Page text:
3. Break the conversion into steps, and organize the steps into pre-conversion and post-conversion steps. Things that involve you testing the new database structure and the conversion process are pre-conversion steps. Steps that involve you modifying the data in the new database, and which you would have to manually re-enter every time you re-import, are post-conversion tasks. Keep your pre-conversion list in your import script; keep your post-conversion list in views.py.
  4. While in the pre-conversion stage, continue editing all data in the old source, and re-import regularly.
  5. If you have a field for keeping track of when a record was added and when it was last updated (which I strongly recommend), disable the auto_now_add and auto_now options while you’re in the pre-conversion stage. Otherwise, the Django API will overwrite what you put there from the old database with the current time.
  6. As you edit your import script, you may notice that some things belong in separate tables. Now is a great time to make those changes.
  7. Use Django’s admin filters to track down strange categorization data: add the fields you are currently worried about to list_filter, and then track down what categories you’re using and how many records use them.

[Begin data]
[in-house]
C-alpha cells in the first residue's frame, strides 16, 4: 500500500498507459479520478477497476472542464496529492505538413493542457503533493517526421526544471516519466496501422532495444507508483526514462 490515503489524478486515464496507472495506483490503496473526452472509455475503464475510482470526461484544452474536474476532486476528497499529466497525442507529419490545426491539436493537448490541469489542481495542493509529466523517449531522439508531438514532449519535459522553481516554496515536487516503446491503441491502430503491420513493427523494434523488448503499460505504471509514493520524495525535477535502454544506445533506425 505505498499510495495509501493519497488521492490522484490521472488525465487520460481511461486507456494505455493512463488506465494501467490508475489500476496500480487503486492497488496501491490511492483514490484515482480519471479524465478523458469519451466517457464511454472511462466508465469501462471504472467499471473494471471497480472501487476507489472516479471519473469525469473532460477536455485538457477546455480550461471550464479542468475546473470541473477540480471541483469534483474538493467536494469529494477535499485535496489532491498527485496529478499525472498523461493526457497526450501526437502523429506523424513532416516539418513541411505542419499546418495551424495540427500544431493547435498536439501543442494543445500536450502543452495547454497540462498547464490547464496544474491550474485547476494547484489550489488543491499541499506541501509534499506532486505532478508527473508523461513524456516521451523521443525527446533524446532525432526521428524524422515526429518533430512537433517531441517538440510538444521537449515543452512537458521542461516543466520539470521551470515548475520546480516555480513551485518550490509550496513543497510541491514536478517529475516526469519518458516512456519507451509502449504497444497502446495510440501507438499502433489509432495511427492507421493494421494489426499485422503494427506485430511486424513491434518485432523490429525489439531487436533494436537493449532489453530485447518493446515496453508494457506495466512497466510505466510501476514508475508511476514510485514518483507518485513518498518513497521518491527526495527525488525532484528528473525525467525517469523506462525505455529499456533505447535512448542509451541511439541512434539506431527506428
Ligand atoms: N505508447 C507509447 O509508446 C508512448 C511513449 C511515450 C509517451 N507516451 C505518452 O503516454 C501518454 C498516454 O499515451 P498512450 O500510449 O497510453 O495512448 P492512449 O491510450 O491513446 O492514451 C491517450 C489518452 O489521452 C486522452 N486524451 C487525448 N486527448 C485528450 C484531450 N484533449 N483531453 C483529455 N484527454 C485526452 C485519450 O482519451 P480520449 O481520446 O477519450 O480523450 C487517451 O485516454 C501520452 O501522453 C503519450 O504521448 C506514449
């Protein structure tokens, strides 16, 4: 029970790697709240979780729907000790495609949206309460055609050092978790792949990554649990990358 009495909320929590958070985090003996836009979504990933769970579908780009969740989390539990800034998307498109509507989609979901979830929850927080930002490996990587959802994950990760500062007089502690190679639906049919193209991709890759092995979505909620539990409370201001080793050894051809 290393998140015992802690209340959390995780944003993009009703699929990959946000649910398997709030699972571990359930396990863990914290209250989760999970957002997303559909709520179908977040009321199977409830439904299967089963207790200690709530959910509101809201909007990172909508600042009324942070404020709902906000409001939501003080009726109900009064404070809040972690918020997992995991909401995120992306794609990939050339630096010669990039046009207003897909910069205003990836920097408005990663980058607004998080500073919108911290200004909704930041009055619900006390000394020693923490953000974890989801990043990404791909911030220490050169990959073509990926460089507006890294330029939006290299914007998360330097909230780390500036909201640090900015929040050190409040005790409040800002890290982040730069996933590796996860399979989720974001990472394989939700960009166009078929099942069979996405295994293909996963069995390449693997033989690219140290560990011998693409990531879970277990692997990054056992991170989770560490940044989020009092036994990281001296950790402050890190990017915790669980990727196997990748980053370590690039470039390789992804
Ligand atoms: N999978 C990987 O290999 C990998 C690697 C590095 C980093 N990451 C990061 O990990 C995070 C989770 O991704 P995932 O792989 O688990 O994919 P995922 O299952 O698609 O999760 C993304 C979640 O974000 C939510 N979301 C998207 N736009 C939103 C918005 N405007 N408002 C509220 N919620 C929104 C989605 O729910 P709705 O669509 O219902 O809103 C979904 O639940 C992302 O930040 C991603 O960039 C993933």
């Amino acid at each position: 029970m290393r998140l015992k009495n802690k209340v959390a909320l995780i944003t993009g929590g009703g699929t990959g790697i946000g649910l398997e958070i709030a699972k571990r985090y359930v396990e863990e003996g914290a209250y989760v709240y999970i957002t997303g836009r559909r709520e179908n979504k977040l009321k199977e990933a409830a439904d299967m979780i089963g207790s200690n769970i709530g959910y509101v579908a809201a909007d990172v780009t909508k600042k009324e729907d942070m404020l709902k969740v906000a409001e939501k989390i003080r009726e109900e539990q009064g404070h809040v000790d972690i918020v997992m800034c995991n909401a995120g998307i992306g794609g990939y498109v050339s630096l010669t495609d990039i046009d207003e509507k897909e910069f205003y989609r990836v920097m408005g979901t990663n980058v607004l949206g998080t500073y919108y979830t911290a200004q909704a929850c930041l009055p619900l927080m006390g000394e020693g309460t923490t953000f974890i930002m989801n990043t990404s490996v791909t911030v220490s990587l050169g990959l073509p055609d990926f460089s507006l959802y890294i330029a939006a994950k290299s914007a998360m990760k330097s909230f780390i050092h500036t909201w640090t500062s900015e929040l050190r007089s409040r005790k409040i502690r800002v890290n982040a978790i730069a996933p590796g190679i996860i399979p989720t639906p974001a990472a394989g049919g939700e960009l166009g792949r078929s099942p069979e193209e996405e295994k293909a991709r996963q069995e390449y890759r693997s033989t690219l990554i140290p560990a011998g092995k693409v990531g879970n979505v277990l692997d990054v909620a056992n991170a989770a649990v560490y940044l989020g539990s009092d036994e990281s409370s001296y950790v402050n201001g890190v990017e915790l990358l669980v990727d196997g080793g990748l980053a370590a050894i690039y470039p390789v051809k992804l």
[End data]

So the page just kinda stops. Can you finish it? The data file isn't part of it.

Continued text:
8. You can construct Django admin links in models.py. Create a method for your model that returns a string, and put that method in list_display. You can use this, for example, to create your own navigational structure in the Django admin by linking to related records. For example, this will create a link that displays only the children of the current record:

    [toggle code]

    • def childlink(self):
      • childlist = len(self.children(keepUnDisplayed=True, keepHolder=False))
      • if childlist > 0:
        • if childlist == 1:
          • text = "1 child"
        • else:
          • text = str(childlist) + " children"
        • link = '?o=2&parent__id__exact=' + str(self.id)
        • text = '<a href="' + link + '">' + text + '</a>'
        • return text
      • else:
        • return "None"
    • childlink.short_description="Children"
    • childlink.allow_tags = True

Some FileMaker/AppleScript thoughts

  1. Select your data in AppleScript, and then use appscript AppleScript translator to convert your AppleScript to Python.
  2. In FileMaker, make a simple vertical layout with just the data you need.
  3. Use calculation fields or the equivalent to modify data in the old source (such as FileMaker) if that’s easier than modifying it in Python.
  4. The web plug-in in FileMaker can convert special characters to their HTML-encoded equivalents.
  1. <- Command-Line iPhone
  2. Django and NULL ->